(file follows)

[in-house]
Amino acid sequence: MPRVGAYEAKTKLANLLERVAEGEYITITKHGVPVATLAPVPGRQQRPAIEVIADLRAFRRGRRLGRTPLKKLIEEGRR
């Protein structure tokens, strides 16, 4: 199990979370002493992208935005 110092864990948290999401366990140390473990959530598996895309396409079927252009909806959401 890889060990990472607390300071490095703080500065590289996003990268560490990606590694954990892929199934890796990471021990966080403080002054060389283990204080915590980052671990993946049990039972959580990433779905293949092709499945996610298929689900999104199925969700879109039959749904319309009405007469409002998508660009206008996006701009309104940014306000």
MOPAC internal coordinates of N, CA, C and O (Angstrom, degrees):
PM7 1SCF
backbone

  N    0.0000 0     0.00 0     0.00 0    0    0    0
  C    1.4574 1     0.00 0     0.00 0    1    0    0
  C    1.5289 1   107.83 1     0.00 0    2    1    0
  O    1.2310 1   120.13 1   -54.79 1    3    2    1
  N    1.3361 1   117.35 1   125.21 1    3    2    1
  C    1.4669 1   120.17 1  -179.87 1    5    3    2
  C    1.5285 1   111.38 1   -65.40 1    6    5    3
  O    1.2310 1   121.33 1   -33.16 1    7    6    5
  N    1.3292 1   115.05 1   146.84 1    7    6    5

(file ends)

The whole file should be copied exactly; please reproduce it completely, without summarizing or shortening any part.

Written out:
[in-house]
Amino acid sequence: MPRVGAYEAKTKLANLLERVAEGEYITITKHGVPVATLAPVPGRQQRPAIEVIADLRAFRRGRRLGRTPLKKLIEEGRR
């Protein structure tokens, strides 16, 4: 199990979370002493992208935005 110092864990948290999401366990140390473990959530598996895309396409079927252009909806959401 890889060990990472607390300071490095703080500065590289996003990268560490990606590694954990892929199934890796990471021990966080403080002054060389283990204080915590980052671990993946049990039972959580990433779905293949092709499945996610298929689900999104199925969700879109039959749904319309009405007469409002998508660009206008996006701009309104940014306000």
MOPAC internal coordinates of N, CA, C and O (Angstrom, degrees):
PM7 1SCF
backbone

  N    0.0000 0     0.00 0     0.00 0    0    0    0
  C    1.4574 1     0.00 0     0.00 0    1    0    0
  C    1.5289 1   107.83 1     0.00 0    2    1    0
  O    1.2310 1   120.13 1   -54.79 1    3    2    1
  N    1.3361 1   117.35 1   125.21 1    3    2    1
  C    1.4669 1   120.17 1  -179.87 1    5    3    2
  C    1.5285 1   111.38 1   -65.40 1    6    5    3
  O    1.2310 1   121.33 1   -33.16 1    7    6    5
  N    1.3292 1   115.05 1   146.84 1    7    6    5